'This Week' Transcript: House Speaker Nancy Pelosi and Sen. Lamar Alexander (R-TN)

ROBERTS: They want something, and the Democrats just have to, you know, say their prayers, and vote for a bill, and hope it works for them.

DONALDSON: But, Cokie, it's true. I think in the short run they're going to lose seats, because they dropped the ball... (CROSSTALK)

ROBERTS: They're going to lose seats anyway.

DONALDSON: They dropped the ball last summer. The Republicans brilliantly picked it up. It probably won't be reversed by November. But this is the only chance in how many years to do this?

ROBERTS: Right.

DONALDSON: And I think history will show that they were right if they get it done.

VARGAS: George?

WILL: Two things. First of all, Sam, you want the president to be Ulysses Grant, who won the war by his wonderful indifference to his own casualties, and I think some members in the Senate and in the House would not approve of that.

DONALDSON: Did I not just say that they may lose some seats? Were you listening?

WILL: By the millions. Now -- second, now, Paul says that, in fact, the Republicans have no ideas. They do, cross-selling across state lines, tort reforms, all those. Just a second, Paul.

Then you say they're telling whoppers. That was your view about Lamar Alexander when he said, for millions of Americans, premiums will go up. You said in the next sentence in your column, I guess you could say he wasn't technically lying, because the Congressional Budget Office says that's true.

KRUGMAN: No, it's not what it says.

(CROSSTALK)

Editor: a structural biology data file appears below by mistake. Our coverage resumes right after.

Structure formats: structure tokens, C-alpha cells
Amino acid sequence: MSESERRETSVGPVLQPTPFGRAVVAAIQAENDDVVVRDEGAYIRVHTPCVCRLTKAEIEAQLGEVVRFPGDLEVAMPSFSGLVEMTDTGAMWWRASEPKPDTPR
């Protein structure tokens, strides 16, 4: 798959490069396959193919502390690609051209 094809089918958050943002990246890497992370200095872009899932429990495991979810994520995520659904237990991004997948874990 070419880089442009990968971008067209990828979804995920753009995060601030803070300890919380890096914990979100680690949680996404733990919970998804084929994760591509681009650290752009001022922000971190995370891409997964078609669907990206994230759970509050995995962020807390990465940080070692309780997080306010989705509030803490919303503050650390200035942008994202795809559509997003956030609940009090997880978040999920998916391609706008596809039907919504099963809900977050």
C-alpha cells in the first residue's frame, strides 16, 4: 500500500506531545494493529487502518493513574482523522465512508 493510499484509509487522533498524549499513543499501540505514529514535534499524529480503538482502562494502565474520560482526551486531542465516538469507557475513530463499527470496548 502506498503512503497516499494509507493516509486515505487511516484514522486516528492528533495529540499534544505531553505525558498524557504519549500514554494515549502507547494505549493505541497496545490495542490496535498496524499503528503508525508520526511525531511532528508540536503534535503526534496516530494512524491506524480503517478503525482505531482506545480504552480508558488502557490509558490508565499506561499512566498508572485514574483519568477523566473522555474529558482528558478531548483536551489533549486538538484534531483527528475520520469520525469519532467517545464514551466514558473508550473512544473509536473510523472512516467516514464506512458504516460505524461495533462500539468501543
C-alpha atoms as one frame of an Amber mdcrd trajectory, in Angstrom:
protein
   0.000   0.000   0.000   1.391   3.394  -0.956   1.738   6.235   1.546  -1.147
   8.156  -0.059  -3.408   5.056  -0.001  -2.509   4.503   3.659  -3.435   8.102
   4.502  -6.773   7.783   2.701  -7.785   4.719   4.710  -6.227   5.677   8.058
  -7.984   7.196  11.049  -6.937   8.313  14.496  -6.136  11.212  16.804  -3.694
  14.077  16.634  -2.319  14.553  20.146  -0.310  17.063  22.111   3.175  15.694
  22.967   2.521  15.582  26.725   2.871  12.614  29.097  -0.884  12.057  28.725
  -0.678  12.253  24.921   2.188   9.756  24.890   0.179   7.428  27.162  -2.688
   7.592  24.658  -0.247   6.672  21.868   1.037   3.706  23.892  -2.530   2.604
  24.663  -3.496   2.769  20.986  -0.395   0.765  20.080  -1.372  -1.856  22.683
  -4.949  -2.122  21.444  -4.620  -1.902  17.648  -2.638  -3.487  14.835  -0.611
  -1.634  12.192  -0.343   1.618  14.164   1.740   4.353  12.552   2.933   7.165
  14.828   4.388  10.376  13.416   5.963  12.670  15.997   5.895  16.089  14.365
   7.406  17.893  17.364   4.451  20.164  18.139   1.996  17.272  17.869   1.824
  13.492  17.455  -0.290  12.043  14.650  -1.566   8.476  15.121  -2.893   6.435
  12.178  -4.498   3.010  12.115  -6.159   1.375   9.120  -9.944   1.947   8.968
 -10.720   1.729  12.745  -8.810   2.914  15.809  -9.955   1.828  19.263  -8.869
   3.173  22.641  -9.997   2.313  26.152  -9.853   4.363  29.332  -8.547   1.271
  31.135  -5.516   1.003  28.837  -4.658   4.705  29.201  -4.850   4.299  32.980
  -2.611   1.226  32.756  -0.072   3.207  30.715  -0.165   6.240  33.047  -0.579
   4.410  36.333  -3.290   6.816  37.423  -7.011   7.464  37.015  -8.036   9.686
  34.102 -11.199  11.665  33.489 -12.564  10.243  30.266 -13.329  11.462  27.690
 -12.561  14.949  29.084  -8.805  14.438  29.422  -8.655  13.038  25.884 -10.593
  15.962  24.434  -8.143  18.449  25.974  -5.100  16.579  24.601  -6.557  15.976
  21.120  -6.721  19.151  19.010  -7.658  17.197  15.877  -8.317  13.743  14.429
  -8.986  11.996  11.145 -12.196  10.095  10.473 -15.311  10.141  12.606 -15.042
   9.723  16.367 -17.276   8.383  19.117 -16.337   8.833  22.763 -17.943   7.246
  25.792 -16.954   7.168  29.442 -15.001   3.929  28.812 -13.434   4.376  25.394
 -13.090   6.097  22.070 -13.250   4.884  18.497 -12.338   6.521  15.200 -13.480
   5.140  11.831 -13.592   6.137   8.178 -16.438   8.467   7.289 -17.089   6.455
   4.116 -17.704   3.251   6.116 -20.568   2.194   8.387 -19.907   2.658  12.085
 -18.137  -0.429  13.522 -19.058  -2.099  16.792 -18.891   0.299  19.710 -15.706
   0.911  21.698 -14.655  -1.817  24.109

KRUGMAN: Can I explain? This is...

(CROSSTALK)

WILL: Wait. Let me -- let me set the predicate here, because you then go on and say the Senate does say the average premiums would go up, but people would be getting better premiums.

KRUGMAN: Look, let me explain what happens, because you actually have to read the CBO report. And what the CBO report tells you -- in fairly elliptical language -- is that what it will do, what the bill will do is bring a lot of people who are uninsured, who are currently young and therefore relatively low cost, into the risk pool, which will actually bring premiums down a little bit.

It will also have, however, let -- lead a lot of people to get better insurance. It will lead a lot of people who are currently underinsured, who have insurance policies that are paper thin and don't actually protect you in a crisis, will actually get those people up to having full coverage. That makes the average payments go up, but it does not mean that people who currently have good coverage under their policies will pay more for their -- for their insurance. In fact, they'll end up paying a little bit less.

WILL: One question. If the government came to you and said, "Professor Krugman, you have a car. We're going to compel you to buy a more expensive car," but it's not really more expensive, because it's a better car, wouldn't you tell them to get off your land?

KRUGMAN: It's not -- Catherine Rampell did a very good piece in the Times blogs recently which said that the main obstacle to the people who are uninsured is not that they are choosing not to be insured. It is income.

It is, in fact, young people who are not buying insurance because they're not being able to afford it, will be brought in through the subsidies. And that will end up being better even for the people who are currently insured.

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